Unexpected acute pulmonary embolism in an old COVID-19 patie
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Severe acute respiratory syndrome coronavirus 2 disease is strongly associated with a high incidence of thrombotic events. Anticoagulation could be a cornerstone in successfully managing severe forms of COVID-19. However, optimal anticoagulant dosing in elderly patients is challenging because of high risk of both thrombosis and bleeding.

Authors present the case of an 89-year-old patient receiving warfarin for atrial fibrillation and valvular heart disease, admitted to the intensive care unit for respiratory failure due to COVID-19. The patient presented with a severe epistaxis associated with warfarin overdose [international normalized ratio (INR)?>?10]. After a successful initial reversal using vitamin K per os, INR values greatly fluctuated up to 10, requiring repeated administrations of vitamin K. Despite starting low-molecular-weight heparin therapy at therapeutic dose as soon as INR value was below 2.0, the patient further developed an acute bilateral and proximal pulmonary embolism concomitantly with a sharp D-dimer increase.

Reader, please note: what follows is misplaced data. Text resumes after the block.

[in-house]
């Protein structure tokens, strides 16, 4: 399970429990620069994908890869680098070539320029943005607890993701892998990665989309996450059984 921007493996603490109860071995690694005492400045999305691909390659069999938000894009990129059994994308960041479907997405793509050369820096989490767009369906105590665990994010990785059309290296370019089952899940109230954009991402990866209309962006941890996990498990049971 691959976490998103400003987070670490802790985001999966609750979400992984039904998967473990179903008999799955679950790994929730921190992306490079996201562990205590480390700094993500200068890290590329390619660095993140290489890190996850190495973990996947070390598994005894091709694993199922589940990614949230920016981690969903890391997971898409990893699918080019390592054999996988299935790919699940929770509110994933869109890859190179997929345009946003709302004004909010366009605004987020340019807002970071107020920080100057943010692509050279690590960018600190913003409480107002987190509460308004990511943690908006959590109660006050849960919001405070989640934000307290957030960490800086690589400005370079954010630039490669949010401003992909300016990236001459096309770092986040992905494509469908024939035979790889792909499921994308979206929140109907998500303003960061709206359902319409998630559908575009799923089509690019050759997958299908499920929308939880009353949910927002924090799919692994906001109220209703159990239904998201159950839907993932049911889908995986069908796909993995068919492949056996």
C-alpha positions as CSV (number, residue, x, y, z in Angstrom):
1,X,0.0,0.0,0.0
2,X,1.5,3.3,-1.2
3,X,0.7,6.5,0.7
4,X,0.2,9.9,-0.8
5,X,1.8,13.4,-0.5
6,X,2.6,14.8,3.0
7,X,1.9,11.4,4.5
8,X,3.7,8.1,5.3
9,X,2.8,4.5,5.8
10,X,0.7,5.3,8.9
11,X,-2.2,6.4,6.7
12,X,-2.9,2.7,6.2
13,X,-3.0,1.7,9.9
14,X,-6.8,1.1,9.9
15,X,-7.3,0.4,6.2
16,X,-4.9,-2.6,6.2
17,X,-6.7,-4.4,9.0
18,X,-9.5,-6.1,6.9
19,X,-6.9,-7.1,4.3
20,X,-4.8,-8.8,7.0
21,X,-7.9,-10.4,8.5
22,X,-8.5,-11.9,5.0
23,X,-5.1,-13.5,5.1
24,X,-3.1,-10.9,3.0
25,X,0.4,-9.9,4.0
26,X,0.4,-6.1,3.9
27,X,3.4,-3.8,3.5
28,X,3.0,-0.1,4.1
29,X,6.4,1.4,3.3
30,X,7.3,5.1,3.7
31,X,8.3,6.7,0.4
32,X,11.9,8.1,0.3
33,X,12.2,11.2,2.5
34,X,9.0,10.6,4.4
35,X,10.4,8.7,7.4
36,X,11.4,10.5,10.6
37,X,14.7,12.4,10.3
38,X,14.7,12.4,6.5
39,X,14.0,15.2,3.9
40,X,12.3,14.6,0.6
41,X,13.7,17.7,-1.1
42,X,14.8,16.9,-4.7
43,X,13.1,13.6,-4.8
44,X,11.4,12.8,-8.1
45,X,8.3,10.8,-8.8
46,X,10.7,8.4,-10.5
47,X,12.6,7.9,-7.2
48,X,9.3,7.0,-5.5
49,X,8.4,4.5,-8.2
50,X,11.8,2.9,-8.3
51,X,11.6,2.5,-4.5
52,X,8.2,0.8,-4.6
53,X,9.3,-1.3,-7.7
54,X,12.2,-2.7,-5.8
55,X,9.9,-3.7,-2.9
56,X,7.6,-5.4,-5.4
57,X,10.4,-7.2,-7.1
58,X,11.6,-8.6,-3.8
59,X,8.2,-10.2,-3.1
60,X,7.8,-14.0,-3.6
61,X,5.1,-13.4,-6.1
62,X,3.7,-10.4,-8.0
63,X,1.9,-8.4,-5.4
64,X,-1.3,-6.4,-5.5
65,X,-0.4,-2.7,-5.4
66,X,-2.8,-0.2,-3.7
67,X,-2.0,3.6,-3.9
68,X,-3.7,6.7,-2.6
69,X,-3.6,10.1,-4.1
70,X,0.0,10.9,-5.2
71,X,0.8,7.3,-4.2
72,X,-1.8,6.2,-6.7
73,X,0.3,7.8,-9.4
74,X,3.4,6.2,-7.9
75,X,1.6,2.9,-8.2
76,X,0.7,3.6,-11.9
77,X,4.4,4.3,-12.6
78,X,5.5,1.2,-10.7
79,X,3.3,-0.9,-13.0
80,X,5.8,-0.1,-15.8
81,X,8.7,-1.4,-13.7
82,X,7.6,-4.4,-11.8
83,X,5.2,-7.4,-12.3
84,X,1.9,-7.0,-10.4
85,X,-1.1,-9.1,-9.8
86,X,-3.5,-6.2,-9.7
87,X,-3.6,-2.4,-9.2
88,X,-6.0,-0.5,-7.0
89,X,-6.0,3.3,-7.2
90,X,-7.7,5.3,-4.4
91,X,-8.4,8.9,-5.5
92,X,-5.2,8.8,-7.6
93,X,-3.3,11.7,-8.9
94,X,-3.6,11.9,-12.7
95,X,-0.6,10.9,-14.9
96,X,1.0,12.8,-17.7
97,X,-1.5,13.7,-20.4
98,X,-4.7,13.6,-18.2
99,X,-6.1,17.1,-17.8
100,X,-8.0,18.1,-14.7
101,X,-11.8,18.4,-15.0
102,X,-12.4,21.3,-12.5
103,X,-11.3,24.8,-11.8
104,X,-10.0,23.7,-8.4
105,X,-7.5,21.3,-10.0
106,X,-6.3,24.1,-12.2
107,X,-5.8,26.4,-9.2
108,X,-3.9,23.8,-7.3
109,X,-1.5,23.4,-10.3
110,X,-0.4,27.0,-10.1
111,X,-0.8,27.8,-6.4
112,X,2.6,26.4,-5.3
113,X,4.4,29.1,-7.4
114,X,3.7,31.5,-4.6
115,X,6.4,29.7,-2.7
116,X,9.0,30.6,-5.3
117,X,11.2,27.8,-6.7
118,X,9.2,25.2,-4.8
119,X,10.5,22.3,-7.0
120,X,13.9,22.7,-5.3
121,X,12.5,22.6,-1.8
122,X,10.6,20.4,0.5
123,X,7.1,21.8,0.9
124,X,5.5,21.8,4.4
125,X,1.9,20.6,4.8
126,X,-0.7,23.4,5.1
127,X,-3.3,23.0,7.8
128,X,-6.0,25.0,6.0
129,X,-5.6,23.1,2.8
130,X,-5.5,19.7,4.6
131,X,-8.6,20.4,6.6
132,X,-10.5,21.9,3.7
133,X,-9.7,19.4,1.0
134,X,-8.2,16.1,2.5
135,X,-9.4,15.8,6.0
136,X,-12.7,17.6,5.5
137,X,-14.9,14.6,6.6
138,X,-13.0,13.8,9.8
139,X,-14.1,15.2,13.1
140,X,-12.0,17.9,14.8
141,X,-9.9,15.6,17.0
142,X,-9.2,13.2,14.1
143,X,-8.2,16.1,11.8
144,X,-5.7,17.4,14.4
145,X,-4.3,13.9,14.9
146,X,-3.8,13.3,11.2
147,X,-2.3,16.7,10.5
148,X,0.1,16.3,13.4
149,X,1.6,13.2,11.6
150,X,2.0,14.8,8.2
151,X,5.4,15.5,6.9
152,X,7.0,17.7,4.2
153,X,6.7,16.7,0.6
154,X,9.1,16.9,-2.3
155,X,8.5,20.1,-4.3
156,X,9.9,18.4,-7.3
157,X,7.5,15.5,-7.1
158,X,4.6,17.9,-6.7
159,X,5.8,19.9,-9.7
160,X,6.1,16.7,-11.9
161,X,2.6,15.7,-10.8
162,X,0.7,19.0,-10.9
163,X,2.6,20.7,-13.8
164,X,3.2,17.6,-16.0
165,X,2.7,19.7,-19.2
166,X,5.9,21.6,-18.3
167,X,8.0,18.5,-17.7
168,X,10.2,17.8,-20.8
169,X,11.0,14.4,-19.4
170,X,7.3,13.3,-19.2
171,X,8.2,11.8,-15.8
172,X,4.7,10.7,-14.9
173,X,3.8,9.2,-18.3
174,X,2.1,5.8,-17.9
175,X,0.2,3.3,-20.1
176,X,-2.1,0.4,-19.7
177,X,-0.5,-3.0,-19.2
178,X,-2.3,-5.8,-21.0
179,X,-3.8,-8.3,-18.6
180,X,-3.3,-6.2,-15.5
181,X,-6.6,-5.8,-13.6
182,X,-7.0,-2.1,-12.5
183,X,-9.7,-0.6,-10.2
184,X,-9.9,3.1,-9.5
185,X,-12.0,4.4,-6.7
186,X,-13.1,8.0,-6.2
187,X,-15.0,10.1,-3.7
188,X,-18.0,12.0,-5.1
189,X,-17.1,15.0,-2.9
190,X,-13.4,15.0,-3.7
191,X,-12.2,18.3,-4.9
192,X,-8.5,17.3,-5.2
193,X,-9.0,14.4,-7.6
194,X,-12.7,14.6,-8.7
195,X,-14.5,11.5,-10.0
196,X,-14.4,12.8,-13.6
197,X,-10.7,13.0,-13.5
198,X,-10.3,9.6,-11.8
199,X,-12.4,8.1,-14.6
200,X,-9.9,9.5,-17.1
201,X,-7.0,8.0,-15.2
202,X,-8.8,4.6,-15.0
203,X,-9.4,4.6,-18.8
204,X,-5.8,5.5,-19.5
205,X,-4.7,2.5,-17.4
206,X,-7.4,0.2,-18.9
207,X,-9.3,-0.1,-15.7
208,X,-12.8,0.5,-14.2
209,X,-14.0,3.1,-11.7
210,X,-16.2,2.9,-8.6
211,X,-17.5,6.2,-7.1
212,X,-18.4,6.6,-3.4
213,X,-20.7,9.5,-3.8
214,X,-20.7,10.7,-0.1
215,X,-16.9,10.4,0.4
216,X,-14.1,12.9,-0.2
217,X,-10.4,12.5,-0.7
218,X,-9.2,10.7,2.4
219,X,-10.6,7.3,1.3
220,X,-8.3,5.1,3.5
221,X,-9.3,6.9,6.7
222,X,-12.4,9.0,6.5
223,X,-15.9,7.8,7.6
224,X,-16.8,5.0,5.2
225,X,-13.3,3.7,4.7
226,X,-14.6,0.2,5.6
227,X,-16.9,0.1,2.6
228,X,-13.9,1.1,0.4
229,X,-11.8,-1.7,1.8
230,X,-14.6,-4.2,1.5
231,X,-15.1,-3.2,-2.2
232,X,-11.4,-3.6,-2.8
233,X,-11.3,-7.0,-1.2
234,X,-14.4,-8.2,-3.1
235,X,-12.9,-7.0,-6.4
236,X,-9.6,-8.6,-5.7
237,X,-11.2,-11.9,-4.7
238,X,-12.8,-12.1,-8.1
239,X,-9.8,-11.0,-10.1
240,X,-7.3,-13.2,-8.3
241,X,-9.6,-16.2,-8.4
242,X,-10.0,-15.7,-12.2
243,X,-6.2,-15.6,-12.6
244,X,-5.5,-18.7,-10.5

The combination of azithromycin intake, a known inhibitor of CYP2C9, with the presence of CYP2C9*2 and ?1639G>A VKORC1, two variants associated with warfarin hypersensitivity, have likely contributed to explain the warfarin overdose and the difficulty to reverse warfarin effect in this patient.

This case report illustrates the complexity of COVID-19 pathophysiology and its management for physicians, especially in patients receiving vitamin K antagonists (VKAs). Infection, concurrent medication use, and pharmacogenetic factors involved in VKA metabolism and pharmacodynamics may lead to a loss of control of anticoagulation. Pulmonary embolism should still be considered in COVID-19 patients even with effective or overdosed anticoagulant therapy.

Source: https://academic.oup.com/ehjcr/article/5/6/ytab206/6293802